As a responsible Mac user, I usually feel immune from most Internet threats…except for one. Using my Mac exactly as Apple intends it to be used sometimes renders my Internet connection virtually unusable for up to a month, and costs money to fix.
Could this happen to you? It depends on whether your Internet provider has a bandwidth “metering” policy (or “cap”). These caps are one of the most controversial topics for Internet users in 2009, and can put a significant crimp in your Internet use. Recently, Congressman Eric Massa (D-NY), who represents the Rochester area, introduced the “Broadband Internet Fairness Act” (H.R. 2902) (PDF). Massa got involved soon after Time Warner Cable unsuccessfully used Rochester as a test market for metering. Under this bill, the FTC would have veto power over such caps and thus allow them only under certain agreed-upon scenarios.
In my hometown of Lawrence, Kansas, the standard level of cable Internet service has a limit of 3GB of bandwidth per month. Overage is charged $2 per GB. Downloading a single movie from the iTunes store will blow through an entire monthly limit, and even the cable company’s most expensive “premium” service only allows 50GB of bandwidth. In 2009, that’s not really much bandwidth at all.
Once you’ve hit your limit, you have to severely restrict usage until the next month, or face a large bill. Your Apple TV remains stale without its new content, your iMac stops downloading podcasts, and your iPod weeps because it’s sick of the same old music you had last month.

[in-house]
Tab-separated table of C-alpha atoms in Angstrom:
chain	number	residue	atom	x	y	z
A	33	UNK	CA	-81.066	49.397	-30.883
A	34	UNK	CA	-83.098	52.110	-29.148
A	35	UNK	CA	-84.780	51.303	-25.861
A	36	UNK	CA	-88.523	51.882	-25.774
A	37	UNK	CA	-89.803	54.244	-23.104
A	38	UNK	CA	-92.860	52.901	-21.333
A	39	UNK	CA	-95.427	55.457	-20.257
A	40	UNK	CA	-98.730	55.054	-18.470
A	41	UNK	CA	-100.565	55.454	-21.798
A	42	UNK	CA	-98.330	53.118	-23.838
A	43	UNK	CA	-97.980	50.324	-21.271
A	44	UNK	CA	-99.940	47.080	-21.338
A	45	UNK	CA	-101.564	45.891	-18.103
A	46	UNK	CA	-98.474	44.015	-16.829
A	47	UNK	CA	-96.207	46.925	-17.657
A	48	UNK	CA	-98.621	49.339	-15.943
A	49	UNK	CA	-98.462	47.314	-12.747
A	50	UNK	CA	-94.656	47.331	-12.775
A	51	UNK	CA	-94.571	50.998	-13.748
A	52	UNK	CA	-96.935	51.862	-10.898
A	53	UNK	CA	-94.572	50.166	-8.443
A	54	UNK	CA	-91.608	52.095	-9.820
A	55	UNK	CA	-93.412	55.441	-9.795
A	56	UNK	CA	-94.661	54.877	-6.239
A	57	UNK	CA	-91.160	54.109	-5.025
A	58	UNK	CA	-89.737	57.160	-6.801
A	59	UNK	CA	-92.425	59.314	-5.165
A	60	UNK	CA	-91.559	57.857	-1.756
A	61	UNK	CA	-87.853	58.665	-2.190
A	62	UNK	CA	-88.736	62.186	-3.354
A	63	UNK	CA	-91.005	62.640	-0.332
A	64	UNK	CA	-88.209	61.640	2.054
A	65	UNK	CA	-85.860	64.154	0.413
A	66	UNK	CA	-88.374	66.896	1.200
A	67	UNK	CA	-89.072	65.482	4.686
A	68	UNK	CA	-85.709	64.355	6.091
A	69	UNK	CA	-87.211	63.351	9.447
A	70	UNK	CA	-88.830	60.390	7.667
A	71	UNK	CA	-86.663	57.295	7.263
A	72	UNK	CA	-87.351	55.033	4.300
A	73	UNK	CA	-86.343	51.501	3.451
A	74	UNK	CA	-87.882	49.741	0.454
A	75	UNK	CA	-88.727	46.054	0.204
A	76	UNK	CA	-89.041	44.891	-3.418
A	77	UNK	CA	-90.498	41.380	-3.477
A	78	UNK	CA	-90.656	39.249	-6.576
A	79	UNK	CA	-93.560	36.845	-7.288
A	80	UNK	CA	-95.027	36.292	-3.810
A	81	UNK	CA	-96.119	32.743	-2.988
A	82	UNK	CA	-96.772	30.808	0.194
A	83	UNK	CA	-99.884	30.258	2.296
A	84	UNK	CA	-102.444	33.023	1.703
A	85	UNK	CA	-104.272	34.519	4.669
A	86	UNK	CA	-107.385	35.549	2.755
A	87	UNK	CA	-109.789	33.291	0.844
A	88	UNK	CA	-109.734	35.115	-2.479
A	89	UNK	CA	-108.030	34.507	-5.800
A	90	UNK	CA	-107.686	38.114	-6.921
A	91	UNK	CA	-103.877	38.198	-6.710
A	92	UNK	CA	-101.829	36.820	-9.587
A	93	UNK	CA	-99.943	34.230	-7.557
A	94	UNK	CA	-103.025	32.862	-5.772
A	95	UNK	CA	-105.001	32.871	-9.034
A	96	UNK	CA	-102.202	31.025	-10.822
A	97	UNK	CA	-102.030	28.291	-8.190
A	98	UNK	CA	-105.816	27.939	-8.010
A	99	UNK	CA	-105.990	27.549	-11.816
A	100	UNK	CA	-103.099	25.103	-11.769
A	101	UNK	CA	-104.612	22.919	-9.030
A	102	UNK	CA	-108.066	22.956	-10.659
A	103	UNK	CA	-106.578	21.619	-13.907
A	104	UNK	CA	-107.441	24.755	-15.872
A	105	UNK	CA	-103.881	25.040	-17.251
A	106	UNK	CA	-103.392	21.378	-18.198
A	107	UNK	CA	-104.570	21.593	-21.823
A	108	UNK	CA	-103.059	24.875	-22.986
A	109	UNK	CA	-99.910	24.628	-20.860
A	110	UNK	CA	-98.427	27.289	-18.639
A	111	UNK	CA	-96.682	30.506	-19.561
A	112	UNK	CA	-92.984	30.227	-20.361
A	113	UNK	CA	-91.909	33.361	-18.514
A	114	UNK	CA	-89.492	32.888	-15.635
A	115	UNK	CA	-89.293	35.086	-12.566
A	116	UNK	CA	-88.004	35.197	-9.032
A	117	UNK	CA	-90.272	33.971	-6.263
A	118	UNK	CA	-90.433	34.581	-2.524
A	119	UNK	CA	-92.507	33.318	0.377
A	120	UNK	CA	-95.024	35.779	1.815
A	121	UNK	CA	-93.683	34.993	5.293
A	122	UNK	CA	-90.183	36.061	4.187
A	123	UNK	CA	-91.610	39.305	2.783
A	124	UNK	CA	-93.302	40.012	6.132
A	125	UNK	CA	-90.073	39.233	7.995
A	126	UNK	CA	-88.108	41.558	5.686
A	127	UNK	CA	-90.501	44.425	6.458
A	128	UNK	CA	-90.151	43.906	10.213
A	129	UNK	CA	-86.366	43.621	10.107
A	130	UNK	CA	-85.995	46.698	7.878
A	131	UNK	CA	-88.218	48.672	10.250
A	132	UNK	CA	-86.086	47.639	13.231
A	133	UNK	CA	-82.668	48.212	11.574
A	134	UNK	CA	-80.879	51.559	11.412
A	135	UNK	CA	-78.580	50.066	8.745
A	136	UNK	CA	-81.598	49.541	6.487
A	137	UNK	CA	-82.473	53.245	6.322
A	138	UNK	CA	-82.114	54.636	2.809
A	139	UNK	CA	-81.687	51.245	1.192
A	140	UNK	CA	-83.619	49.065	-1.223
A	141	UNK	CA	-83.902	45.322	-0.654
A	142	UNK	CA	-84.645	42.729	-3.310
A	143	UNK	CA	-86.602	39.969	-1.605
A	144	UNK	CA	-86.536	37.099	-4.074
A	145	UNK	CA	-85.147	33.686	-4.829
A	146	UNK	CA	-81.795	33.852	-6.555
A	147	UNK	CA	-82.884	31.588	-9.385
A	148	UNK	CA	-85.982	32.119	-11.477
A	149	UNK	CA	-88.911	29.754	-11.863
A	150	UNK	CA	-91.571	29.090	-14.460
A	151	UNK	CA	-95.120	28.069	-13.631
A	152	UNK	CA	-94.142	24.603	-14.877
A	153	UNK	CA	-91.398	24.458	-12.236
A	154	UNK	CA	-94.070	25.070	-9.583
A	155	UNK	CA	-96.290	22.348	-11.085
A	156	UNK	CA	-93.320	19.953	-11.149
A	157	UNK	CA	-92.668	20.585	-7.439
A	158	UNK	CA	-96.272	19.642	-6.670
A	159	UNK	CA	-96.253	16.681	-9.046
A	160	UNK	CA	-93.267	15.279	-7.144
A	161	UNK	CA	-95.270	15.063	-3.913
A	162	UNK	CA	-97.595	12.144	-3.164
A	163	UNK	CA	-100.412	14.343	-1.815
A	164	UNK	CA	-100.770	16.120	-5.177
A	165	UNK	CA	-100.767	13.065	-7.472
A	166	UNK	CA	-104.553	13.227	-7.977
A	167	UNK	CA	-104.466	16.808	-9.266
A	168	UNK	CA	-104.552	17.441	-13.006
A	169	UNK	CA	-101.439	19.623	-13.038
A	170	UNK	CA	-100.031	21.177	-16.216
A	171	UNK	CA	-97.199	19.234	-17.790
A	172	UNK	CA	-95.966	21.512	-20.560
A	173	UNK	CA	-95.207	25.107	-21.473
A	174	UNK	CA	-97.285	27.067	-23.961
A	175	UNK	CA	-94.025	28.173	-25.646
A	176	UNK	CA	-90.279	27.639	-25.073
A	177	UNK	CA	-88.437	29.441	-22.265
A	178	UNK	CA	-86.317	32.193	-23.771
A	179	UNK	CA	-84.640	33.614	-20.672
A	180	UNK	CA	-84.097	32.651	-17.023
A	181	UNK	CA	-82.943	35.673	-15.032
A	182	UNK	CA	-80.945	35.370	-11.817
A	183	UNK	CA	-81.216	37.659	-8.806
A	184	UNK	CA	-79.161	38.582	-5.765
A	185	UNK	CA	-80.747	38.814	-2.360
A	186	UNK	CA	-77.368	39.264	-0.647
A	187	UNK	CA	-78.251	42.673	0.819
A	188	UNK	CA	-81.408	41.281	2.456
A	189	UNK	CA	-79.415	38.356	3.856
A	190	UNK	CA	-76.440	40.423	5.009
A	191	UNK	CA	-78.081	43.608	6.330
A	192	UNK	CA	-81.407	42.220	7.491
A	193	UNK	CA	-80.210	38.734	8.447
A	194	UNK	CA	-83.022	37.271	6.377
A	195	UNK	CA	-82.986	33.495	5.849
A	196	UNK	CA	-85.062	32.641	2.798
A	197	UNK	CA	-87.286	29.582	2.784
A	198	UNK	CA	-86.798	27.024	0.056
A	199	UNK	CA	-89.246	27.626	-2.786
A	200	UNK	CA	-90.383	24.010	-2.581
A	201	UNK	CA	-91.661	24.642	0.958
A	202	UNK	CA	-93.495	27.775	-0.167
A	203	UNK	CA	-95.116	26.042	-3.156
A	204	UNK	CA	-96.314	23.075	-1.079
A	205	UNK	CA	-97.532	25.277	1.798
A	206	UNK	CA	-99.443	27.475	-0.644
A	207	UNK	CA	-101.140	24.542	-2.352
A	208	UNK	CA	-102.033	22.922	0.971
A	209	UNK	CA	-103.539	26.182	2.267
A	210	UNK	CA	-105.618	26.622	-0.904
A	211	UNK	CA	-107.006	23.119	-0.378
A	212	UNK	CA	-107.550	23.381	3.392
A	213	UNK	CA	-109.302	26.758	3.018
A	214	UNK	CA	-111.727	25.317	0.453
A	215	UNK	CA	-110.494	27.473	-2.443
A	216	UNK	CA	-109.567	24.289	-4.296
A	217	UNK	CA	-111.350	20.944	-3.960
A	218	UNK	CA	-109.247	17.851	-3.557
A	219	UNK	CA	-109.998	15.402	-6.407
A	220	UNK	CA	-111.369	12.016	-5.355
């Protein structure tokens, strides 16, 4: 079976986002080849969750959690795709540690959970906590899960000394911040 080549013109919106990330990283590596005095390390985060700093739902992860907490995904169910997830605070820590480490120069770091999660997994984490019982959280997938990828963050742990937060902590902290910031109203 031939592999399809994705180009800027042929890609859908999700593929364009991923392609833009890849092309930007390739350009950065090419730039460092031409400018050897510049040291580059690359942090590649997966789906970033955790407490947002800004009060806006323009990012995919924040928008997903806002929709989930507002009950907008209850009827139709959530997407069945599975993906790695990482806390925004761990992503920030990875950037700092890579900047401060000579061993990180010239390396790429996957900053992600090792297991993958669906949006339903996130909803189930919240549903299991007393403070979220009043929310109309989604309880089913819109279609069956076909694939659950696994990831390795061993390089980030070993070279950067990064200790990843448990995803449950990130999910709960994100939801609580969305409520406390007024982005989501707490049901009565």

Apple is the leader in multimedia content creation; new Mac users are always pleasantly surprised by how easy it is to buy from the iTunes store, or create their own content. A common question we get in our local user group is “I’m not sure what I did wrong, but all of a sudden I have a substantial overage bill from my cable company.” Of course, the user did nothing wrong, other than subscribe to a few podcasts, and perhaps download a new Apple software update and buy some shows with iTunes! The Mac is also blessed with great online backup services like MobileMe, yet when our user group did a presentation on backup strategy, I had to warn novice users to be careful lest their backups end up costing them an arm and a leg in bandwidth overage fees!
While on the surface this appears to be an isolated issue with a few providers, it is not. Bandwidth metering is a growing threat to cable Internet users in many cities. The American Cable Association (ACA) has come out in support of bandwidth caps, and the former chair of the ACA, Patrick Knorr, who implemented bandwidth caps in Lawrence, stated in multiple interviews that flat-rate Internet pricing is an “unsustainable” business model.
Unfortunately, using the Internet normally with bandwidth metering is also unsustainable. When Mac owners are worried about downloading movies, doing backups or performing system updates, that hurts the Apple brand. Apple is continually innovating new ways to make the Mac OS the best Internet operating system, creating a whole ecosystem with iTunes, MobileMe and iLife. All of these great products rely on the ubiquity of the Internet. When Internet providers start making normal Internet use an expensive proposition, Mac users lose.
Apple should lead the way and come out against bandwidth caps. Given that many of the offerings on the iTunes store actually compete with cable TV, Apple should be vigilant that cable companies do not use bandwidth metering as a way to stifle alternative ways of viewing content. Additionally, Apple should add a bandwidth meter to the Airport routers; that way the bandwidth use of entire households can be tracked. If bandwidth caps are inevitable, Apple can arm the consumer with data to monitor their usage and dispute discrepancies with their ISP.
Apple could be an ally for consumers (even the “PC guy” in the commercials would be helped!), while at the same time standing up for its own brand and vision of consumer Internet use. If you disagree with the idea of bandwidth metering, make sure your voice is heard by giving customer feedback to your own Internet provider and writing your member of Congress. I had better end this article now…bytes and bits equal dollars and cents for me, unfortunately!